People always lie for the same reason; fear. But the precise fear that makes a person lie in one circumstance might be different from the fear that makes them lie in another.
Sunday Opinion by Robert J Burrows
When a child is young, it will naturally tell the truth. Most usually, it starts to learn to lie (consciously or unconsciously) when it discovers that it is not believed, when it tells the truth or it is blamed and punished for telling the truth (particularly if the truth is unpalatable to a parent or other adult).
In these circumstances, lying might occur in an attempt to be believed or in an attempt to avoid blame and punishment and the lie might take the form of the child fearfully telling the parent what the child knows the parent wants to hear.
Why does this happen? Because a child is genetically programmed to have functionally (evolution had to get this right or individuals and species would not survive infancy), it would always tell the truth.
But if it is not believed, then the child must “learn” to devise strategies, including lying, to be believed. This might start as a fearfully conscious response but it will probably become increasingly unconscious and automated as it learns what is “expected”.
If the child is blamed and/or punished for telling an unpalatable truth, then again it must “learn” to devise strategies, including lying, to avoid blame and punishment.
Given that many social institutions routinely require behaviours that evolution did not intend and which are not functional (for example, sitting in a school classroom all day), the child will be progressively dysfunctionalised in a variety of ways, including ones that scare it out of telling the truth about how it feels and what it needs (as it would otherwise do naturally).
By the time the typical child has reached adolescence, it will live in a world of considerable delusion about itself, other people and the world in general.
In these circumstances, the emerging adult will now lie unconsciously, primarily in order to maintain its delusions about itself and the complementary delusions it has about others and the world. This is why most politicians lie.
But they are not alone. For example, a mother will want to maintain a sense of herself as “a good mother” (however dysfunctionalised and/or violent she is), and if one or more of her children decide to challenge her dysfunctional/violent behaviour or even to discontinue their relationship with her, then, rather than acknowledge her dysfunctional/violent behaviours and accept responsibility for dealing with these (which would require her to have the courage to feel the suppressed fear, pain, anger, sadness and other feelings that drive her dysfunctionalities and violence), she is most likely to reinforce her own delusions about herself by lying about herself and her child, including about the reasons her child no longer wants to have a relationship with her.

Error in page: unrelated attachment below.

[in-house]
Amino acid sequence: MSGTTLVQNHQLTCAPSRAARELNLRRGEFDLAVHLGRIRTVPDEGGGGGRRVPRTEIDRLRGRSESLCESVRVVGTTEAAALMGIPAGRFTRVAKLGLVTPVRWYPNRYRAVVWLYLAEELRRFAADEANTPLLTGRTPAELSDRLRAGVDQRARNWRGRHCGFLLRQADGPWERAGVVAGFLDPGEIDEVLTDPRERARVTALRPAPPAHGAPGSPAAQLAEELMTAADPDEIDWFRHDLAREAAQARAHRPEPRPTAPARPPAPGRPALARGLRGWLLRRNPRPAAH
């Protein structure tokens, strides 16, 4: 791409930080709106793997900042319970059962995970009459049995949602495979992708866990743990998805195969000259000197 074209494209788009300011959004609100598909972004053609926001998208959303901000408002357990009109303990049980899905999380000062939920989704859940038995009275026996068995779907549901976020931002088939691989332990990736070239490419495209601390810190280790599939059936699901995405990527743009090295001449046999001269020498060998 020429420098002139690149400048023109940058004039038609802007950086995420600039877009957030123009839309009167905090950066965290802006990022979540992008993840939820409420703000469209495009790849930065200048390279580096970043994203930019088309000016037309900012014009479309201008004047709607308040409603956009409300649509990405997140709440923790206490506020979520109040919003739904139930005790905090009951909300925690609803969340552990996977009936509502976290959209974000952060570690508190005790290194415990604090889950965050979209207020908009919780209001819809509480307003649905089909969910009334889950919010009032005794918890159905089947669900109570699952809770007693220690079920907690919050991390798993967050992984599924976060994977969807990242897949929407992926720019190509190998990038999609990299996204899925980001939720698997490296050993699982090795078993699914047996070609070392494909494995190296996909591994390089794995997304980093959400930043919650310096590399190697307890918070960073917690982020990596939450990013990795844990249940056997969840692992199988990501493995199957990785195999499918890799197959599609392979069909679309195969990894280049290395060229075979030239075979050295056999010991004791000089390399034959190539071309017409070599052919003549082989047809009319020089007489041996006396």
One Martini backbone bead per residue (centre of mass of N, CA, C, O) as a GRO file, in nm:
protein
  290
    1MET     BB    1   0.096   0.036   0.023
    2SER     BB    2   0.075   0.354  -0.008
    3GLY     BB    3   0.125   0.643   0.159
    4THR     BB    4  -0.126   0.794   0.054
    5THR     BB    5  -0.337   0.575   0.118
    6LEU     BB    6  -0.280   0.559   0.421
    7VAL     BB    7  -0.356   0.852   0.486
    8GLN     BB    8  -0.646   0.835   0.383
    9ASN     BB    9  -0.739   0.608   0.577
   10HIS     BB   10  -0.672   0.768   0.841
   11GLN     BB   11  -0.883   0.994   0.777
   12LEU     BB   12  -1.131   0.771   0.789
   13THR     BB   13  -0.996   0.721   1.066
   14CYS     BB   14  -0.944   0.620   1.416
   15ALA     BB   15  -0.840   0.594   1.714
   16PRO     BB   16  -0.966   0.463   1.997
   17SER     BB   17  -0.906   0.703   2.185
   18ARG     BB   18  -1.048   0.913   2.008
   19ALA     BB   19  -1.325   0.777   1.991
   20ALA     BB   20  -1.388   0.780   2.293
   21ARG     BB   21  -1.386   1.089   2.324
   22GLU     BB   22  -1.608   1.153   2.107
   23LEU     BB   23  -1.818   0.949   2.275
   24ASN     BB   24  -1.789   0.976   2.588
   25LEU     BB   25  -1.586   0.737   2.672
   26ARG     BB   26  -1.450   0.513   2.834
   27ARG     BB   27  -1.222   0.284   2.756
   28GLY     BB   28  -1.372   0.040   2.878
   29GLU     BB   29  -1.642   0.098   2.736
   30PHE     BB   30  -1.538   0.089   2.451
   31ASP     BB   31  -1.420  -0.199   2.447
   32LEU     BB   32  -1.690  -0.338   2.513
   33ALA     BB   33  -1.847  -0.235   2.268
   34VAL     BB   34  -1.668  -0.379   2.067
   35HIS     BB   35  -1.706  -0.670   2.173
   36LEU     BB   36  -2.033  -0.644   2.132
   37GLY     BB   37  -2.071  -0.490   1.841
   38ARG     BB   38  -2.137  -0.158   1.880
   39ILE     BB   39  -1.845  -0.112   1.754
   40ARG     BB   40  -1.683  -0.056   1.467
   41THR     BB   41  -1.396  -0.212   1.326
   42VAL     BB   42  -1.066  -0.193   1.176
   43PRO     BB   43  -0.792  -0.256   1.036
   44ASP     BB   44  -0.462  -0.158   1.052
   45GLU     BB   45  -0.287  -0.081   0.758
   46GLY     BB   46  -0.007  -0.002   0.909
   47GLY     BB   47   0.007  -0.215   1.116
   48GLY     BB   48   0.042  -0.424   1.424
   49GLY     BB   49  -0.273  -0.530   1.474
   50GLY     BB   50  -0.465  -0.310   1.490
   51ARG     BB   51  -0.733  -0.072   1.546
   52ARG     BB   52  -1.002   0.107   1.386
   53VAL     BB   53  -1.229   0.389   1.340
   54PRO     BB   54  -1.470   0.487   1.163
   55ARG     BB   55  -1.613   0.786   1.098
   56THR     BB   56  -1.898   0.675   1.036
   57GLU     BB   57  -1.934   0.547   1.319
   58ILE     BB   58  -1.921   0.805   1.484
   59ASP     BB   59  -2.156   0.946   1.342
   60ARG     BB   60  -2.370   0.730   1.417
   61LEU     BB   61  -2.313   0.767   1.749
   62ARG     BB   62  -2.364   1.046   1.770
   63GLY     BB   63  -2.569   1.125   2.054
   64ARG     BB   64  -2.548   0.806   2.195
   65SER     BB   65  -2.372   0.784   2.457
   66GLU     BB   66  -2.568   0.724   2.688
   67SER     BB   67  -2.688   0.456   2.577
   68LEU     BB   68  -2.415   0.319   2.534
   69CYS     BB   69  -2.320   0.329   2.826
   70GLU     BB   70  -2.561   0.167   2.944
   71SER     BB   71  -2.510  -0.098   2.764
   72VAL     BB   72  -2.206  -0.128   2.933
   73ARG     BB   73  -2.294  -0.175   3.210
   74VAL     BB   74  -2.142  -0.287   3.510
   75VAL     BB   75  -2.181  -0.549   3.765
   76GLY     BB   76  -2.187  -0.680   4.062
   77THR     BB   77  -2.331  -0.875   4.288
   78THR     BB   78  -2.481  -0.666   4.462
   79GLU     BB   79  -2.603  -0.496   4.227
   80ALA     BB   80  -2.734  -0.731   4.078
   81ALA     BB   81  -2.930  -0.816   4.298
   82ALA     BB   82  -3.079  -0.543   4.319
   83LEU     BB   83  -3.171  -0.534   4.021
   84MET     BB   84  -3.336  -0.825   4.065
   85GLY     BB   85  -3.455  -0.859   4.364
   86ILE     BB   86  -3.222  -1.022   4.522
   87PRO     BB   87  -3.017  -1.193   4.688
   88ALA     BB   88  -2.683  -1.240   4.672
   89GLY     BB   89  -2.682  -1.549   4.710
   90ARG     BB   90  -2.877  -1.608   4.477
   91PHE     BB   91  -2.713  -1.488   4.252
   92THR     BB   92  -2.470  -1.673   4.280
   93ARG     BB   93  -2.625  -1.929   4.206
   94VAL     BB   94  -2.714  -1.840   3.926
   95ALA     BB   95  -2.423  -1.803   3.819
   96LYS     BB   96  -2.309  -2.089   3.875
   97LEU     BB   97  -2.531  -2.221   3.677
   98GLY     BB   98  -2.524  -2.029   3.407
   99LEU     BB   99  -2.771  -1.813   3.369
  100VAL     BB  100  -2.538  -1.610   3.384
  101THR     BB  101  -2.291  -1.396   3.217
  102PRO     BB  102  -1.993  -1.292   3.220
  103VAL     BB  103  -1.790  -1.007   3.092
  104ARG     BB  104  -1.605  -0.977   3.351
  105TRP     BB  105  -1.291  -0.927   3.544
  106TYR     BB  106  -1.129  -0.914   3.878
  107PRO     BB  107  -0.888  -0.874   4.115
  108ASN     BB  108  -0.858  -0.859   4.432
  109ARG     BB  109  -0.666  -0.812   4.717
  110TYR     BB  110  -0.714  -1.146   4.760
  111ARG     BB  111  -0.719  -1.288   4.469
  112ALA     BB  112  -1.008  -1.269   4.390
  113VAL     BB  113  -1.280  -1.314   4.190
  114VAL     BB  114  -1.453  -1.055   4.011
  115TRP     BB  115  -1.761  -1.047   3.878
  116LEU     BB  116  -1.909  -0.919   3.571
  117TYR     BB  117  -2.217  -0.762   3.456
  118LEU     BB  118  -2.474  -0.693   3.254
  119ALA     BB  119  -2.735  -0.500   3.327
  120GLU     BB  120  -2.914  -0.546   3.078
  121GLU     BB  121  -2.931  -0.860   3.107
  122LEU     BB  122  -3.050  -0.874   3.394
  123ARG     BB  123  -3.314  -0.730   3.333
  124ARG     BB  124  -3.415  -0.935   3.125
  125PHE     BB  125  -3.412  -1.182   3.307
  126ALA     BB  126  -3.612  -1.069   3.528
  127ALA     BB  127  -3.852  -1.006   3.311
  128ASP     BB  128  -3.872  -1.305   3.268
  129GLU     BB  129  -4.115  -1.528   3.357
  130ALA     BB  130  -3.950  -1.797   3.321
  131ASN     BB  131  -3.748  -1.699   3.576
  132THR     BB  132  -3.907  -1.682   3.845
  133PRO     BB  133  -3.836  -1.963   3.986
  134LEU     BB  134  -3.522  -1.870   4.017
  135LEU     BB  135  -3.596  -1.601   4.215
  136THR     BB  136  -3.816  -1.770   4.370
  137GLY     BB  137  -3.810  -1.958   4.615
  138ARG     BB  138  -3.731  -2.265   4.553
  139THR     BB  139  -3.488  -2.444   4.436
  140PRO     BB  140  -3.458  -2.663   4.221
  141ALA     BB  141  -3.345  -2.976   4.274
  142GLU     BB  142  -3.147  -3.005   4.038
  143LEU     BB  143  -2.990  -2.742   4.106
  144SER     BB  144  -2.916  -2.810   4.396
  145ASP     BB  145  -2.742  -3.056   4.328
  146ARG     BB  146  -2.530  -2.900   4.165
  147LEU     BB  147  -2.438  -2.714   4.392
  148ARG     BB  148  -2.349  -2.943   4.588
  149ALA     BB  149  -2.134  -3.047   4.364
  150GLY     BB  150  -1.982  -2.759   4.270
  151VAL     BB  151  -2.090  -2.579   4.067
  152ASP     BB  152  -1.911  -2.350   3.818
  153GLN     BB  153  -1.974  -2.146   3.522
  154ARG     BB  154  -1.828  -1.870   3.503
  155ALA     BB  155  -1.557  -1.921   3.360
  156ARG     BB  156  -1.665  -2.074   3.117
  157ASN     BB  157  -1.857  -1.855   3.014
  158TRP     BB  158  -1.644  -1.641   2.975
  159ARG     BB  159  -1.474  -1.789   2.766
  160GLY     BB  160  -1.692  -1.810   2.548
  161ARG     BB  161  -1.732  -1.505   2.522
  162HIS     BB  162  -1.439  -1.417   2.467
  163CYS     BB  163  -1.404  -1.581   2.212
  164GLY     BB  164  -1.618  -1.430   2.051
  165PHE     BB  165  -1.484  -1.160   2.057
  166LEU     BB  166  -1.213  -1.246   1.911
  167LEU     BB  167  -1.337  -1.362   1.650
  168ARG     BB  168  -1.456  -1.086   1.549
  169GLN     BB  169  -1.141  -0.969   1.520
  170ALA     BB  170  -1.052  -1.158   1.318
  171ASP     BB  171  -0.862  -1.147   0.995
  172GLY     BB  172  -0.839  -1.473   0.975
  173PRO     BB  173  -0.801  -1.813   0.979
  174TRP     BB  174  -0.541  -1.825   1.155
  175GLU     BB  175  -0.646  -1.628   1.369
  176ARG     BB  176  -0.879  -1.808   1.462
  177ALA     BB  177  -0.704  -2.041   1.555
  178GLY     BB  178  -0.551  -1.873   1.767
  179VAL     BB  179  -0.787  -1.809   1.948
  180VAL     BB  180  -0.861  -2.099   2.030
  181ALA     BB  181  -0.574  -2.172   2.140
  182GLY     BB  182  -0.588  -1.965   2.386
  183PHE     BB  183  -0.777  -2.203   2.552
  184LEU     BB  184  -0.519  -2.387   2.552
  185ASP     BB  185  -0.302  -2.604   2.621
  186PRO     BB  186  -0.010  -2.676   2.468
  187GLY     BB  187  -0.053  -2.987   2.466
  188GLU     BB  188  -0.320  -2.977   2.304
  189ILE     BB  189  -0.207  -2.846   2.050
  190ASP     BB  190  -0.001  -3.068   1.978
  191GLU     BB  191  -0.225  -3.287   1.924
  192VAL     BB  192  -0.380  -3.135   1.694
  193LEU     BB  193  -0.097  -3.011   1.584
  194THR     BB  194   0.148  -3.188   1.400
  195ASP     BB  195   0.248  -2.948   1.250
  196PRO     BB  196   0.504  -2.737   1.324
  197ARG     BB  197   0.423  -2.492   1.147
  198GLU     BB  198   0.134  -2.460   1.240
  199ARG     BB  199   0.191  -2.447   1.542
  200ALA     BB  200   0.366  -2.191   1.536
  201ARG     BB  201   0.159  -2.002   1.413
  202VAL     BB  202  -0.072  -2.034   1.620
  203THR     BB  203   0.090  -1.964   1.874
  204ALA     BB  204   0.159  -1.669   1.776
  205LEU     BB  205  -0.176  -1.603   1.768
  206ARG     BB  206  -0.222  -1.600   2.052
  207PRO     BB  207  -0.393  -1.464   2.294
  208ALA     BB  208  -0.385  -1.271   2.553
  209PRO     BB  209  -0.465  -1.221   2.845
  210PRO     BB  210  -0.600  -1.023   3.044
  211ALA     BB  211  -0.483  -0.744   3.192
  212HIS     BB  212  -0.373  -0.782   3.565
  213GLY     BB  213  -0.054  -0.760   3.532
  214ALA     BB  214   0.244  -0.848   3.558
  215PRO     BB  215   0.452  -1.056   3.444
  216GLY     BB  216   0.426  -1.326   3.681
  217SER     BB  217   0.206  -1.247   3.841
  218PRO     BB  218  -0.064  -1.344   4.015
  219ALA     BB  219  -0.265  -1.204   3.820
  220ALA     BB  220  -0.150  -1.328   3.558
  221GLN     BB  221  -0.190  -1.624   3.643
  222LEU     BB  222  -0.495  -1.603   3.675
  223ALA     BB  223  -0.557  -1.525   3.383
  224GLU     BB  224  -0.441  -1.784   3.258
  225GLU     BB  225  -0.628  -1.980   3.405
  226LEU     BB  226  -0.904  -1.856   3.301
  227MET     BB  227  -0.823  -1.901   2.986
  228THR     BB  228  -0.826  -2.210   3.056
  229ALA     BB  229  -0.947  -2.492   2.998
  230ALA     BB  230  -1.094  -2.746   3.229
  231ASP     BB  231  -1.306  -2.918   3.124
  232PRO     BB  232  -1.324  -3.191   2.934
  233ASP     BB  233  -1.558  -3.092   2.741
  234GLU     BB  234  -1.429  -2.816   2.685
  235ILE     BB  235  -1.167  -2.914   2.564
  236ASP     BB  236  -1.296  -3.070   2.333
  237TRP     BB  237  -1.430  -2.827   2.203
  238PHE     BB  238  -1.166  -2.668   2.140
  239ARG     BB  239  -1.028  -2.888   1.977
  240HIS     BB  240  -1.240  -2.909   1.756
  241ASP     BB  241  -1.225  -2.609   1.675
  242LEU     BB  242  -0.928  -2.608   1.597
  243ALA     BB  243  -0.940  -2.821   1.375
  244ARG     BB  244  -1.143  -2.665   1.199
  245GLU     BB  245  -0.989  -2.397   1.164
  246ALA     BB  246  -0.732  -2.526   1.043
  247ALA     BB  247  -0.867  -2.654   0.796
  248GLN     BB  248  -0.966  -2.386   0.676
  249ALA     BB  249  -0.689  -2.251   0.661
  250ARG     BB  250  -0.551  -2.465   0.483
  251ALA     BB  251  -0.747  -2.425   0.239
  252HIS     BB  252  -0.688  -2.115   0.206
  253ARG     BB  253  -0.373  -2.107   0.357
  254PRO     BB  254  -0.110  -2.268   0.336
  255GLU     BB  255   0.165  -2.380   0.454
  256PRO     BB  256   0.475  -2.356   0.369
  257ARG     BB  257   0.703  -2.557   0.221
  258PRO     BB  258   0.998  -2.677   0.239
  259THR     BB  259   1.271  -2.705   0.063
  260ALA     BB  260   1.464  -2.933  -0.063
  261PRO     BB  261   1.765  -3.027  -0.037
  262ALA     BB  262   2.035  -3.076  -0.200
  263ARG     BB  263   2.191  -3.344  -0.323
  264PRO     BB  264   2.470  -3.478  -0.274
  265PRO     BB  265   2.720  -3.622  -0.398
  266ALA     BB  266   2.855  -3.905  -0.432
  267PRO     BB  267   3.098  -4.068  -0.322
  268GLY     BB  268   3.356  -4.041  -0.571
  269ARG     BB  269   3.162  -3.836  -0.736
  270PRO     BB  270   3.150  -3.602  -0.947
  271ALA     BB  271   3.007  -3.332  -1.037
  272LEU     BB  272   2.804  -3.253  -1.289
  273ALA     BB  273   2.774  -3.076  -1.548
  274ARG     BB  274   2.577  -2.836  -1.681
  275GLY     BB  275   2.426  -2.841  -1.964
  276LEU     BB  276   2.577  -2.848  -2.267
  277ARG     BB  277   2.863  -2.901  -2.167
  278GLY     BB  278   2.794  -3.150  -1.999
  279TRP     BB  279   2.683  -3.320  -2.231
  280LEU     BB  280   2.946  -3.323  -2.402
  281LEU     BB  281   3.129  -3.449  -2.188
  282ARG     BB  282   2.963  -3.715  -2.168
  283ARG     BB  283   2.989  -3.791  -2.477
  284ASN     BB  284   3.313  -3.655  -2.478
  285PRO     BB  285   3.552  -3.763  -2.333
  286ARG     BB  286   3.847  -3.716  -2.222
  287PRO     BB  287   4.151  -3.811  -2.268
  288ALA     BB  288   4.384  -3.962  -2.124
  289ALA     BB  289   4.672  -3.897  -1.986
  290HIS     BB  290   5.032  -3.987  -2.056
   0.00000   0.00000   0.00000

But much of her lying will be unconscious because, to lie consciously would mean that she could acknowledge (at least to herself) her dysfunctional/violent behaviours and, perhaps, accept responsibility for dealing with these.
However, of course, this almost invariably does not happen precisely because of her fear (based on her own childhood experience) of being blamed and punished for making, and acknowledging, “mistakes”.
It is far less frightening to fearfully lie (and act accordingly) than to acknowledge her delusion about herself and to accept responsibility for her dysfunctional and violent behaviours.
Each child is born with a predisposition to believe the adults in its life. This is evolutionarily functional because childhood survival depends on adult care. But the child is also born with the potential to develop a “truth register” the mental function, related to anger, that enables it to detect lies.
Unfortunately, the truth register, like all potential capacities, is a subtle and easily damaged mental function and if a child is lied to chronically by a parent or other significant adult during its childhood, the truth register will either not develop or it will be weakened to such an extent that it will no longer readily detect lies.
A person who has been lied to chronically will develop a gullibility that is obvious to those with a developed truth register, but even the gullibility of others will be obscure to those with an undeveloped or weakened truth register of their own.
What can we do about lying? Just four things will fix this chronic problem, always tell the truth fearlessly yourself, always believe children, always take affirmative action in response to the child’s truth, and never punish anyone (including whistleblowers like Bradley Manning and Edward Snowden) for telling the truth.